Discovery requests are usually very broad. The idea is to ask for as much information as possible, with the expectation being that you will only get some of what you want from the other side. Sometimes, one side will deny information to the other side. One way to do this is to say that the information asked for is “privileged.” Privileged information is not on the table for the other side to ask for. An example of privileged information would be discussions between you and our lawyers since that would be protected by attorney-client privilege.

That is not to say that everything can be called privileged information. Lawyers are expected to be cooperative in the discovery process. If they are not, the court can impose penalties or, in egregious cases, make the uncooperative side lose the case outright.


Depositions are technically part of the discovery process but are very important and thus deserve their own explanation. In a deposition, you will be asked questions by both your lawyer and opposing counsel.

The questions will start simple. Opposing counsel might ask you your name, where you live, and what you do for a living. The idea is to get you acclaimed to the process. However, in short order, the questions will start to be about things relevant to your case. Lawyers carefully pick their questions for depositions to get as much information as possible. That being said, you should answer truthfully. Depositions are sworn statements under oath, and lying under oath could seriously hurt your case. If a question is unfair, your lawyer can object, and you do not need to answer.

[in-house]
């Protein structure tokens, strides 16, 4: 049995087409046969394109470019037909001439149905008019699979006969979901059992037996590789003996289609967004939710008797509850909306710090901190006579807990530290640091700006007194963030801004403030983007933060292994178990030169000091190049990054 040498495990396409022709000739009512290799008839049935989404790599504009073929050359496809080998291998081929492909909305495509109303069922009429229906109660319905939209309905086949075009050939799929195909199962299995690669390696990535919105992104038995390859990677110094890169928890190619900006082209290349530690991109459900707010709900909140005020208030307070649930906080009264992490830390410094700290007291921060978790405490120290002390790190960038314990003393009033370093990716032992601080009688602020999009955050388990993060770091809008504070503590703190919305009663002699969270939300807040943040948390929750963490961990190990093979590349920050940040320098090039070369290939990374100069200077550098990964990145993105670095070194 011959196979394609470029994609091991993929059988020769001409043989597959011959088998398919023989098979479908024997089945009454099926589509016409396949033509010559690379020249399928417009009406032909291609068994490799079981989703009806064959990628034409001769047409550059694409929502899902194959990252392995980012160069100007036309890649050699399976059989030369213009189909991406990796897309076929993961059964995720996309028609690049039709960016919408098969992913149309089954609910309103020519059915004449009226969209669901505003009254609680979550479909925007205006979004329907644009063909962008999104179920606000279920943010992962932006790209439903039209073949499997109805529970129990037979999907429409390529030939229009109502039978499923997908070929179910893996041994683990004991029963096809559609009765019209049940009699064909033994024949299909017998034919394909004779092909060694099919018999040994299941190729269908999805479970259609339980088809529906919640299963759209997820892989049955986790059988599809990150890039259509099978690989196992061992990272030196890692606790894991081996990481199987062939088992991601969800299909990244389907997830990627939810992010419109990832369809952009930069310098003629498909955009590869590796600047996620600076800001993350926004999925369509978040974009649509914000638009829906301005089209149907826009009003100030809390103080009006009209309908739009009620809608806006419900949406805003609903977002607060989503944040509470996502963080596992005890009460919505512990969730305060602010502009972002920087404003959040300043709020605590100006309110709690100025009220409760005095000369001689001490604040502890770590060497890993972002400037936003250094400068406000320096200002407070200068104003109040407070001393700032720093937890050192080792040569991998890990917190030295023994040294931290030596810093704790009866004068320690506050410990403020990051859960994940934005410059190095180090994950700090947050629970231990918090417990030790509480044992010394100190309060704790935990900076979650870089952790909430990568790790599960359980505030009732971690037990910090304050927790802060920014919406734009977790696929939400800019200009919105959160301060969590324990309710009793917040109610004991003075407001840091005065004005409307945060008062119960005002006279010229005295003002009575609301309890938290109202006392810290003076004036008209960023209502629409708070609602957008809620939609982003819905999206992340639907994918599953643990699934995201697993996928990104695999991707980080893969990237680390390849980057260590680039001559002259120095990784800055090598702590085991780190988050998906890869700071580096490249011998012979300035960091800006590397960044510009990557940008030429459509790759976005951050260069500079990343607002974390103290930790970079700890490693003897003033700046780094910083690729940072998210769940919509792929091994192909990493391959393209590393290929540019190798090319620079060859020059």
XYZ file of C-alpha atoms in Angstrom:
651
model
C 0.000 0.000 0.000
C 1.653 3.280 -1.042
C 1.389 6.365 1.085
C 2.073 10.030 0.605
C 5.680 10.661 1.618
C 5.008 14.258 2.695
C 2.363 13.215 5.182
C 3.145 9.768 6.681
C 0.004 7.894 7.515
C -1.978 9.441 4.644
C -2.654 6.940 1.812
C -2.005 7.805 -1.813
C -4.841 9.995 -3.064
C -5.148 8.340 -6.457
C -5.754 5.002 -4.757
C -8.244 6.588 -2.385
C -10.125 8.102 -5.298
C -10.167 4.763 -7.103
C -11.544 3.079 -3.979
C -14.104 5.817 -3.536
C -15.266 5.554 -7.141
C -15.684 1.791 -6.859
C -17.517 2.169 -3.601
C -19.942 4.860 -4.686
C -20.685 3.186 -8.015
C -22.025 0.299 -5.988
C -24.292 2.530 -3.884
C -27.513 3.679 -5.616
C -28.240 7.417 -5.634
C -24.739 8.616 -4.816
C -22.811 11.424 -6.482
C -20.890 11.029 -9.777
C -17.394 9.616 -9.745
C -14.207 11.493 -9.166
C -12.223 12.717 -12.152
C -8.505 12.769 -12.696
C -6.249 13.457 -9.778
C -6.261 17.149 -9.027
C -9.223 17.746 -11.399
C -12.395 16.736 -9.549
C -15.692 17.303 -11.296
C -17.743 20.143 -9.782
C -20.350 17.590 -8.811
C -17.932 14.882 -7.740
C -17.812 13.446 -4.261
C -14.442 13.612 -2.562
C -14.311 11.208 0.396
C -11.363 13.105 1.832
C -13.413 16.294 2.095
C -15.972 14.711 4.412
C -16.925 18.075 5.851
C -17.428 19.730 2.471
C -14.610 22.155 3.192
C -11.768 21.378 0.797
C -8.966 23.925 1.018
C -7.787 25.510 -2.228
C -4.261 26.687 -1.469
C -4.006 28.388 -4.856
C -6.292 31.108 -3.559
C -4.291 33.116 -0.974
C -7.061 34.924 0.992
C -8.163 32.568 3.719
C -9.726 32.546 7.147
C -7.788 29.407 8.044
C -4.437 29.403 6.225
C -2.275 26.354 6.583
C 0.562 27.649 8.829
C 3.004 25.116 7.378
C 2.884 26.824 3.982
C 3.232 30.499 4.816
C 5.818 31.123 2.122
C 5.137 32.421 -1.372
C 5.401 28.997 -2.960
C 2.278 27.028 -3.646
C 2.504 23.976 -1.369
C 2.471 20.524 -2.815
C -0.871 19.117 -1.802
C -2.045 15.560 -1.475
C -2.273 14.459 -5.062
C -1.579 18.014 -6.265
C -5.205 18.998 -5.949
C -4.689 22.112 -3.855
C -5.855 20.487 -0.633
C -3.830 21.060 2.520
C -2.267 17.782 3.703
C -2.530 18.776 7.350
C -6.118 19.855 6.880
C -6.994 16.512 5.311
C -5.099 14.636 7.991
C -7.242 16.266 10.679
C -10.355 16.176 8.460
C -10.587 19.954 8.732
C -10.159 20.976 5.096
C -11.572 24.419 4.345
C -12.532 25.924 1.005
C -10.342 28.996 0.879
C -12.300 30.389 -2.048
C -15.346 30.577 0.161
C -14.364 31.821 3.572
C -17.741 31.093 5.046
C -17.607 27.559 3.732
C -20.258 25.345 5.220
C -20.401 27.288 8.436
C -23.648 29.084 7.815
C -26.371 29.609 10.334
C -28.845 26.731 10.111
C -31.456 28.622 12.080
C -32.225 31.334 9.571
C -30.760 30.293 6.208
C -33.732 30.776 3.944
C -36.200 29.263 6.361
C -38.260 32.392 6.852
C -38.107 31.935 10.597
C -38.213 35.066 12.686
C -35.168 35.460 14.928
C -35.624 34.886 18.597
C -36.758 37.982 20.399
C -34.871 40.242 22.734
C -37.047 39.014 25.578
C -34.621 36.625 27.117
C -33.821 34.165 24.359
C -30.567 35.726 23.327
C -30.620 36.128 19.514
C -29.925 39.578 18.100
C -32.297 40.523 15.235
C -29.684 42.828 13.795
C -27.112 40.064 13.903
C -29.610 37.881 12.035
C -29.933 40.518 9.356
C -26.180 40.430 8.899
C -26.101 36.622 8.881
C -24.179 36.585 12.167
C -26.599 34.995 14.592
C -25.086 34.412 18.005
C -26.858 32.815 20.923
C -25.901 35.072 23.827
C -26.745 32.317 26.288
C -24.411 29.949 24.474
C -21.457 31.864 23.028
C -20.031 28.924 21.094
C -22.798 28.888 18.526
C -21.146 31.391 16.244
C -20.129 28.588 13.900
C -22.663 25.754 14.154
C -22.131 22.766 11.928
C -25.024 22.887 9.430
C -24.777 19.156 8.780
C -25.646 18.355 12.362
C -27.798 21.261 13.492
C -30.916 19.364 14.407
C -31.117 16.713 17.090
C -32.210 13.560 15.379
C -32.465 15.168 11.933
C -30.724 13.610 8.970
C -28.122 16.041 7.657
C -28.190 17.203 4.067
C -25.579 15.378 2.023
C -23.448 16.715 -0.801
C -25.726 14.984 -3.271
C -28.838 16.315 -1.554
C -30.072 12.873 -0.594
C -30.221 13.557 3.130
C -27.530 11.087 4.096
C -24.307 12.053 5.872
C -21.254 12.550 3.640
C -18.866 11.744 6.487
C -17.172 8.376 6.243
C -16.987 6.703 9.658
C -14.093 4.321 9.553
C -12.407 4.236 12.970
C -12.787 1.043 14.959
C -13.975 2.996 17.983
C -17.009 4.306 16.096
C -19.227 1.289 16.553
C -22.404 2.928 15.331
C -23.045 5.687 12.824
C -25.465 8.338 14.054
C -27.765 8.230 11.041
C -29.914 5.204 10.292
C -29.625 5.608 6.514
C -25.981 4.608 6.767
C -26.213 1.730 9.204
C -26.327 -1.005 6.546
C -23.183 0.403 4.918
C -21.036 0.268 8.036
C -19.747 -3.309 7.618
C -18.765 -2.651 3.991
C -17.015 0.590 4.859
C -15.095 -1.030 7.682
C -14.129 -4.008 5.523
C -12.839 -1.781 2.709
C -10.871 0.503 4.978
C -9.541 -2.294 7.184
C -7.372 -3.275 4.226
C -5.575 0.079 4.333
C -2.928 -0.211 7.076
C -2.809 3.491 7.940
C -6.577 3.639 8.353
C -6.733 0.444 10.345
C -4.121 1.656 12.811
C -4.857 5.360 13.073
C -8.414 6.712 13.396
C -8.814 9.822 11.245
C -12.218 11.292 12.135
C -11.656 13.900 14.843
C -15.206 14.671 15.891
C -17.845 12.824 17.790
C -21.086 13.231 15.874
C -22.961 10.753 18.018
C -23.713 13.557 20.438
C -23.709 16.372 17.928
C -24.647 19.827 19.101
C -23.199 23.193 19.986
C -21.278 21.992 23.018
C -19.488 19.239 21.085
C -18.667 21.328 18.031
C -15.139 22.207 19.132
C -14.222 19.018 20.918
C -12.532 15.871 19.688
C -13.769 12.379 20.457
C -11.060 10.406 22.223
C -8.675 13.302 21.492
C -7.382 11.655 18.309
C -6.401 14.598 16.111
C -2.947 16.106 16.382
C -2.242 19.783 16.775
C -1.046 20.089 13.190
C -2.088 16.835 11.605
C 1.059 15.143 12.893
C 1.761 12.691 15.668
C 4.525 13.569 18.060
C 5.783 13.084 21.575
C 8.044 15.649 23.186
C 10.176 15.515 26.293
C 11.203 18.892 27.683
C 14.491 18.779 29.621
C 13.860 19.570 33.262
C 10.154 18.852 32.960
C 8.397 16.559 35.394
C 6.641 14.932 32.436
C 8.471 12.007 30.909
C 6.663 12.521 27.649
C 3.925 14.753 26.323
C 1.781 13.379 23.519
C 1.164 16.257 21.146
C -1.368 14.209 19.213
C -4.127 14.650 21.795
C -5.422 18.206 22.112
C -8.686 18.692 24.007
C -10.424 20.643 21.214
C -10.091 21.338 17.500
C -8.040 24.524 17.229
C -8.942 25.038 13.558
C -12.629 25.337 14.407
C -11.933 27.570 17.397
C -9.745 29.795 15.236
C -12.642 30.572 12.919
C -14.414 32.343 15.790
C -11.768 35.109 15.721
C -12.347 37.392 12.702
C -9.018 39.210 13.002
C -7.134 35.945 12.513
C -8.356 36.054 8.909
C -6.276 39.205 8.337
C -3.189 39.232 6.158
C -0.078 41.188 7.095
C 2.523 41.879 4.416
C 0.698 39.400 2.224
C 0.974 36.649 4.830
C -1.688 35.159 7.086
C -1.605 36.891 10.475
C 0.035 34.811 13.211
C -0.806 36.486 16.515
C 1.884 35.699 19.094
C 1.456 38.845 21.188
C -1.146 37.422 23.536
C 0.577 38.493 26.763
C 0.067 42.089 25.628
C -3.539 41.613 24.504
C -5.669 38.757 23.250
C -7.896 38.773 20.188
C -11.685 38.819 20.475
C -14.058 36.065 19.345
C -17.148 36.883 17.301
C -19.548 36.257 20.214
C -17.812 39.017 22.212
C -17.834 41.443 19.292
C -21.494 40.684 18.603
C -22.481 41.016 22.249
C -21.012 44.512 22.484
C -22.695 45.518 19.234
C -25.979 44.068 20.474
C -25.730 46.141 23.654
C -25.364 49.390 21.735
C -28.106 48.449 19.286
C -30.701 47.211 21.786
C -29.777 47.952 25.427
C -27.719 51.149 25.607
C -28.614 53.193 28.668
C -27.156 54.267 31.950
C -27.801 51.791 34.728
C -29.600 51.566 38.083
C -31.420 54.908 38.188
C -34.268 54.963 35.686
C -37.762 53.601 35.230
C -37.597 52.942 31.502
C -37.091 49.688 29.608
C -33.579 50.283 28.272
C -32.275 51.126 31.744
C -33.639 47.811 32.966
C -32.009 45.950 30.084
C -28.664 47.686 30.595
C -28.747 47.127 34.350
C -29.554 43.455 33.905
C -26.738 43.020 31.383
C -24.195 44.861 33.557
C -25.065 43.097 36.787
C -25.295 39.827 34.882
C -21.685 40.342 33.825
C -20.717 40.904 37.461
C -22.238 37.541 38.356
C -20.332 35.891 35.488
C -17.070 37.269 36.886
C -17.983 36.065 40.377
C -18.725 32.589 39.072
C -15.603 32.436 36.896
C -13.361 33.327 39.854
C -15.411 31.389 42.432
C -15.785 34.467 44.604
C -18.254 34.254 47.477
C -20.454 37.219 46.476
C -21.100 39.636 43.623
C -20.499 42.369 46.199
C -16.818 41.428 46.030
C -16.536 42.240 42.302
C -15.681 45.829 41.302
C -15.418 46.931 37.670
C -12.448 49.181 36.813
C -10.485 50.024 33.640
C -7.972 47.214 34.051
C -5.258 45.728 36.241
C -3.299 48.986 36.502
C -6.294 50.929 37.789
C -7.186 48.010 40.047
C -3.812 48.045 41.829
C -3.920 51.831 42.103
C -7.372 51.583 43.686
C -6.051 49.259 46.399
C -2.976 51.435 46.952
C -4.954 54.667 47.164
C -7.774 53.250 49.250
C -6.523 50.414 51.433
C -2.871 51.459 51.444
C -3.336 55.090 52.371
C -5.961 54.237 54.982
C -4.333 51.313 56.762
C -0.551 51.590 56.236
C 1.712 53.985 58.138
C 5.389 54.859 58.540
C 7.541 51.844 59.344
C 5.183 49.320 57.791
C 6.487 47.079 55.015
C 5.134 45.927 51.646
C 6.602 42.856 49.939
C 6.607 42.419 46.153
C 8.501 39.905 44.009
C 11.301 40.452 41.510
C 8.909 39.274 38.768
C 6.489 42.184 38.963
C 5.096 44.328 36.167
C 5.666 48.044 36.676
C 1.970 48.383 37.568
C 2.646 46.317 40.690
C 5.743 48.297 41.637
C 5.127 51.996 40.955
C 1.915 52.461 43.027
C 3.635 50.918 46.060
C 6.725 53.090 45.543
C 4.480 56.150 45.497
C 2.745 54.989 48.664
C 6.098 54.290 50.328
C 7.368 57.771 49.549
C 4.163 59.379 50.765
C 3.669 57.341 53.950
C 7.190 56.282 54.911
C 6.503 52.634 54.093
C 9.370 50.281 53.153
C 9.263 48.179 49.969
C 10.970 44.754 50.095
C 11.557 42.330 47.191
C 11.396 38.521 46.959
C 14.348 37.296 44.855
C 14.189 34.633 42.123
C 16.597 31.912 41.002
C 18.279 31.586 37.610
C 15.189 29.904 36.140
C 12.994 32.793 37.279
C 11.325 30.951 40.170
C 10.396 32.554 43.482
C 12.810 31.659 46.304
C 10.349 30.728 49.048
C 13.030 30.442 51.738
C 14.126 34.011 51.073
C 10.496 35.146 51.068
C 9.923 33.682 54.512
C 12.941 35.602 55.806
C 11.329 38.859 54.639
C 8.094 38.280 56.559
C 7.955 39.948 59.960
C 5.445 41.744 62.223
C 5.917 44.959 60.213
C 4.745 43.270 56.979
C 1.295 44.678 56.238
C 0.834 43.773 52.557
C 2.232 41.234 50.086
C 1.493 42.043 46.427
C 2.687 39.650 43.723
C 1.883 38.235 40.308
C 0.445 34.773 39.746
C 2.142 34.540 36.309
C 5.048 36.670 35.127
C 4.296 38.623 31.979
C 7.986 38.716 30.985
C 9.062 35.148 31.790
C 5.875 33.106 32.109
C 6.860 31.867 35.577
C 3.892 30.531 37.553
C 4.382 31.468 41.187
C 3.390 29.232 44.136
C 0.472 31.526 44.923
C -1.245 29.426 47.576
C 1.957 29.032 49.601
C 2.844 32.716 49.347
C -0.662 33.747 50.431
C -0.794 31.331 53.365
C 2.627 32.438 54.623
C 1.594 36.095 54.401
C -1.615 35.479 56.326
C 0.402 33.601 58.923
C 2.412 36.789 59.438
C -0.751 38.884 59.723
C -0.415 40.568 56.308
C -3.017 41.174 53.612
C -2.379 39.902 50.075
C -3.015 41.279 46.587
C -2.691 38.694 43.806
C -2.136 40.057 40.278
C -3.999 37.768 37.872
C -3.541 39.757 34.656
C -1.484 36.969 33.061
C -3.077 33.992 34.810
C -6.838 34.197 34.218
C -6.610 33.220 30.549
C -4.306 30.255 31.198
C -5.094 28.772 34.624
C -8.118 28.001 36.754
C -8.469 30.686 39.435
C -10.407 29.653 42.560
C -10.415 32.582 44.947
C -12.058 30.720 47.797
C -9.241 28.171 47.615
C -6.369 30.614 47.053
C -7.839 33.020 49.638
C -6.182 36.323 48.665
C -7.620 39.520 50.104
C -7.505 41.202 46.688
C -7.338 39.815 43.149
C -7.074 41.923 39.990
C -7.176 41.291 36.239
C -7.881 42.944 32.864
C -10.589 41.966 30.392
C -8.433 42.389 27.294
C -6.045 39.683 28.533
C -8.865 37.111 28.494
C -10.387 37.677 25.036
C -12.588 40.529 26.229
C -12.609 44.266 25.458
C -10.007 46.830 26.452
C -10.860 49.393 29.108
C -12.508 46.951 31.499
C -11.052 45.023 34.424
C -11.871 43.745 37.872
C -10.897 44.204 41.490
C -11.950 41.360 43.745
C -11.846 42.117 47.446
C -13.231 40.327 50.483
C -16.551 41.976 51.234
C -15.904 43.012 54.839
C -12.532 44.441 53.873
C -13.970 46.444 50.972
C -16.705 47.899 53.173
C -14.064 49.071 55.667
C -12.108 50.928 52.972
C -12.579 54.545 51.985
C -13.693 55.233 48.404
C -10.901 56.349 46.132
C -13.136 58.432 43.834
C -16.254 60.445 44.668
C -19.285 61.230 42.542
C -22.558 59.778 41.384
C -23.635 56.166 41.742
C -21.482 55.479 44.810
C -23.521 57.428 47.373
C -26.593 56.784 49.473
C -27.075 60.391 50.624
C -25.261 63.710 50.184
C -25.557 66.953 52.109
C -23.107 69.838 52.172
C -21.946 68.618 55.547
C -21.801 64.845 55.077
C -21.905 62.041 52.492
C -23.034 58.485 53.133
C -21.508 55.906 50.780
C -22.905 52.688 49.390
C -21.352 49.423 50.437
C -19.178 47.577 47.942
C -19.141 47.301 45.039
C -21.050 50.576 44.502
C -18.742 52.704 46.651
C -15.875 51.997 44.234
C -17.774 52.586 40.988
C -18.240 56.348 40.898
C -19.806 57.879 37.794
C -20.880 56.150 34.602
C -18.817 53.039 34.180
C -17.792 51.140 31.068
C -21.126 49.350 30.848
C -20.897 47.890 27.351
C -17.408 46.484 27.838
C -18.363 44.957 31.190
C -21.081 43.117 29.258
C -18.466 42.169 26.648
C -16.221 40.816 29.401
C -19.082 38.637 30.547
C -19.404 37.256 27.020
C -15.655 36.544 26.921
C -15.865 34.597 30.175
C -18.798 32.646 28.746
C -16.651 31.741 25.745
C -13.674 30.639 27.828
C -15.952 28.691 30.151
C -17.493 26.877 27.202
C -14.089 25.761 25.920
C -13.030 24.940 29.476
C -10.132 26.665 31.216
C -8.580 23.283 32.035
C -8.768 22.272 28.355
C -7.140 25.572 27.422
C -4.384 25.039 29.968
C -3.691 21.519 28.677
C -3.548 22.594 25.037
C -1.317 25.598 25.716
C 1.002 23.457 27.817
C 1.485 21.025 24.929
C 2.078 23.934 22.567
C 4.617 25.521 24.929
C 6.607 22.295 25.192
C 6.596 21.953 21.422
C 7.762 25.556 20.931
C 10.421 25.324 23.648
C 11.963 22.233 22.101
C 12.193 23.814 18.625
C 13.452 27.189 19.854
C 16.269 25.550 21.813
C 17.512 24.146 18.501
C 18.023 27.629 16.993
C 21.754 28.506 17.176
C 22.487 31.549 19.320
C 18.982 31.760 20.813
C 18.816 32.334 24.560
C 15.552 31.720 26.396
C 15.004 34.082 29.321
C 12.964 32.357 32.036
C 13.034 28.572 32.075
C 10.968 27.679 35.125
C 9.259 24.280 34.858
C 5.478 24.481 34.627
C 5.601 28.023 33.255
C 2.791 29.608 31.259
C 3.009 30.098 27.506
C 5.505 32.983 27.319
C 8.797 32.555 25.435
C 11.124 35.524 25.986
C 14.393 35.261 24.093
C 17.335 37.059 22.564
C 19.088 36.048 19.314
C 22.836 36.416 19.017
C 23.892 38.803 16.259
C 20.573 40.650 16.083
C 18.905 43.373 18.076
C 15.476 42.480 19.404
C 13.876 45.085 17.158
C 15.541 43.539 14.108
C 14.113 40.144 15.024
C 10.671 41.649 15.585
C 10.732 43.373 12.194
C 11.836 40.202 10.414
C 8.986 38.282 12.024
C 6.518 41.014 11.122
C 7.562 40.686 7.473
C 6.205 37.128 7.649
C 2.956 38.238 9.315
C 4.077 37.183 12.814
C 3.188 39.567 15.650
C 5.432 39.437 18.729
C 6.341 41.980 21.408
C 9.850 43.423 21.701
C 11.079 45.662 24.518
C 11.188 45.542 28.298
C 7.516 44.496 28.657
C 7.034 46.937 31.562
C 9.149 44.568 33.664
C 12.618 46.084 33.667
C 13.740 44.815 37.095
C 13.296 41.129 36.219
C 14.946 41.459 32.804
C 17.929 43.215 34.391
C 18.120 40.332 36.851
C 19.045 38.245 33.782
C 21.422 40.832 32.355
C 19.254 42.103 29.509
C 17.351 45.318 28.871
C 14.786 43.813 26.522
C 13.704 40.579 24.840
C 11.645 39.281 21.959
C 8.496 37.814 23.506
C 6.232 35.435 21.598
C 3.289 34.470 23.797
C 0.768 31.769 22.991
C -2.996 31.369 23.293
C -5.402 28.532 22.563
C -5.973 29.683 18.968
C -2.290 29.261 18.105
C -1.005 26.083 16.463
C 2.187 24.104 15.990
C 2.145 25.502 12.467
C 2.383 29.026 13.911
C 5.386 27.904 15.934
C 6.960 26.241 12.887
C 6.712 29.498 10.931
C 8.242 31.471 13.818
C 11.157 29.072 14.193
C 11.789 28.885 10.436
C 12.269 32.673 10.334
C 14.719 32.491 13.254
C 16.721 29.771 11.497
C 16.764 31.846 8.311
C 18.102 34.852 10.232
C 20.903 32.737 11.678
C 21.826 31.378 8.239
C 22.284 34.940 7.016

Once opposing counsel has asked all the questions they feel they need to, your lawyer will ask follow-up questions. Again, answer truthfully. The two sides then continue to go back and forth until there are no further questions.

This process repeats itself for each and every person that is going to testify in the case. It is not unusual for depositions, and the whole discovery process, for that matter, to take years to finish.

Pre-Trial Motions

As trial approaches, attorneys can file motions, or ask the court to do something before trial. A common motion is a motion to suppress evidence. Any evidence is generally allowed so long as it has any tendency to prove something more or less true and does not prejudice the jury to one side over the other. If there is evidence that should not be allowed in your case, our lawyers can file a motion to suppress that evidence explaining why it should not be allowed.

The Trial

The trial is the step in the legal process most people are familiar with. Not all cases go to trial. In fact, many settle at some point in the legal process beforehand. At trial, lawyers will present evidence, hear testimony, and make their argument to the jury, who will return a verdict in favor of either the plaintiff or the defendant.

If either side is not satisfied with the results of a trial, they can appeal to a higher court to challenge the ruling.

Call Our Carney, MD Personal Injury Lawyers Today

Get in touch with our personal injury lawyers at Rice, Murtha & Psoras today at (410) 694-7291 to discuss your case.